Tuesday, November 18, 2008

Rabbi Hertz on the Mesilas Yesharim, the emerging mussar movement, and Rabbi Leone da Modena

I came upon this interesting passage in an appendix to the Proceedings of the Sixth Biennial Convention of the Jewish Theological (1898) by Rabbi J. H. Hertz (1872-1946). Hertz, as you'll recall, would go on to become the Chief Rabbi of the British Empire, but at the time he was the first rabbinical graduate of the JTS and about to begin a position as rabbi in Johannesburg.

The appendix is called "Bachya, the Jewish Thomas À Kempis." (All spelling a formatting preserved accurately.)
מסלת ישרים (Mesillath Yesharim), a short ethico-ascetic book of rare beauty. It is more interesting to-day than it ever was, as it is fast assuming a semi-canonical character in the eyes of the "Men of Morals," (בעלי מוסר) Baale Mussar, a sect-in-the-making in Russia, founded twenty years ago by R. Israel Salanter.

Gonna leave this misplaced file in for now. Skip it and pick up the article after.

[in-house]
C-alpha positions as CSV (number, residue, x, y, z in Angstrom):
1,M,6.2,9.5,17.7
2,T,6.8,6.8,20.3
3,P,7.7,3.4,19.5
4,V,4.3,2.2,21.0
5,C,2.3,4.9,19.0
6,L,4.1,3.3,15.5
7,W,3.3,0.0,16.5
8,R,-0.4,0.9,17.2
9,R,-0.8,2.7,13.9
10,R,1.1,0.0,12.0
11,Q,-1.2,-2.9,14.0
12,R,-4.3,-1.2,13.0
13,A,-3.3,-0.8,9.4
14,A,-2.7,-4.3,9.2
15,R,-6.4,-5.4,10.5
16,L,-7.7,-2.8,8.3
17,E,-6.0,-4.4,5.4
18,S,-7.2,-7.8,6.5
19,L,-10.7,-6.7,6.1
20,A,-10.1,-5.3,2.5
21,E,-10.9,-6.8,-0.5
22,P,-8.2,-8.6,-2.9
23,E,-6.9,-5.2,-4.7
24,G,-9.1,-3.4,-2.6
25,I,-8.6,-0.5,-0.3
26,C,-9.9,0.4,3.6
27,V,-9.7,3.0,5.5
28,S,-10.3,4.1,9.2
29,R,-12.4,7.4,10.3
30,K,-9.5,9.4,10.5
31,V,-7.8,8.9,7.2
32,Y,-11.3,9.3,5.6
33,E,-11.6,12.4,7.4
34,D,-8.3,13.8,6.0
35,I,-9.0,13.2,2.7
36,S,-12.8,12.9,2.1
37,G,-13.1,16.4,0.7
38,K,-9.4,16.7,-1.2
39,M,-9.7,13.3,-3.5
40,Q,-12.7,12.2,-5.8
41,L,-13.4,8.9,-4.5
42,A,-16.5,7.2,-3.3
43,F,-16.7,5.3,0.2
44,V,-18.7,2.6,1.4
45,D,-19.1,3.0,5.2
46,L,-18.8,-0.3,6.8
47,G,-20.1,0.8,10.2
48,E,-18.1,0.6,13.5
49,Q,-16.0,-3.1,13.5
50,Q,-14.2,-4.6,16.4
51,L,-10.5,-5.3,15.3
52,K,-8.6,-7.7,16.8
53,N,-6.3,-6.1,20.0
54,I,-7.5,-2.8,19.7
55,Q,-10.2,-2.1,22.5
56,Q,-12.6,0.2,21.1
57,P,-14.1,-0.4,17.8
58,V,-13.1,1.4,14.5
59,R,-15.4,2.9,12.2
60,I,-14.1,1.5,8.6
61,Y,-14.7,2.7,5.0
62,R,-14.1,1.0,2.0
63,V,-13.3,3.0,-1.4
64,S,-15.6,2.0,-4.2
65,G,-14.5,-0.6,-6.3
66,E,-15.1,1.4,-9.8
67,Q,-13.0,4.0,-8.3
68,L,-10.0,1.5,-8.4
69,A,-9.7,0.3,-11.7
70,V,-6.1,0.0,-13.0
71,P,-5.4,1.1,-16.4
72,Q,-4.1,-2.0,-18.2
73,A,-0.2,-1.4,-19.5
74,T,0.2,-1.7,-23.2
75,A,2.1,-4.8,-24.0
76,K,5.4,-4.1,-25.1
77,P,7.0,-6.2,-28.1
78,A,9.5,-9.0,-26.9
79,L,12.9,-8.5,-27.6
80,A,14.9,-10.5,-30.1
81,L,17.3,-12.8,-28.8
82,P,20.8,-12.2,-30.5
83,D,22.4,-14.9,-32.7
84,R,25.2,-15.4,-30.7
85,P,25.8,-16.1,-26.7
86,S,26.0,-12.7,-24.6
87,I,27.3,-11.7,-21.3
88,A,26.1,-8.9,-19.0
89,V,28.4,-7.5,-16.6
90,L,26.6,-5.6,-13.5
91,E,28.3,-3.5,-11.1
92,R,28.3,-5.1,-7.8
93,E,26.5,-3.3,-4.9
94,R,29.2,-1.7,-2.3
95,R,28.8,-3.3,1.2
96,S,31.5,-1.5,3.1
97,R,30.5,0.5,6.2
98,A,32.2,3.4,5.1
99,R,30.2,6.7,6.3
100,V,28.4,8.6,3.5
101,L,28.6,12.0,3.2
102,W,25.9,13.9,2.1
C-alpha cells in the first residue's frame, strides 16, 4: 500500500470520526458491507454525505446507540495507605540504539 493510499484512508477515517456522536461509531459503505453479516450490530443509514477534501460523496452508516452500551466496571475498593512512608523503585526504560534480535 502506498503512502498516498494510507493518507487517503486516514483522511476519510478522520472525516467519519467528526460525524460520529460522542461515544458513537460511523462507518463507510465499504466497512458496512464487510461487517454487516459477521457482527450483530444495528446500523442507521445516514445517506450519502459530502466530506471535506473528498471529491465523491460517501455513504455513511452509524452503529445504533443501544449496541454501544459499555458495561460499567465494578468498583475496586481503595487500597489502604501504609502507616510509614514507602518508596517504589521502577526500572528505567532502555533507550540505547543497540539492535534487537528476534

From pg. 31, n. 20.

Note 21 is not nearly so interesting, but worth quoting as well:
"Geographical Judaism" is more or less a reality. It would, however, require a great deal of scholarship, coupled with ethnic psychological training, to explain why Spanish Judaism has found its ethical expression in the Chaboth Ha-lebaboth, German Judaism in the Sefer Chassidim and Italian Judaism in the Messilath Yesharim (or would Leo Modena's Tzemach Tzaddik better typify a synagog which two hundred years ago allowed a rabbi to speak of the "divine Diana" in the pulpit?). We doubt not but some day it will be done.

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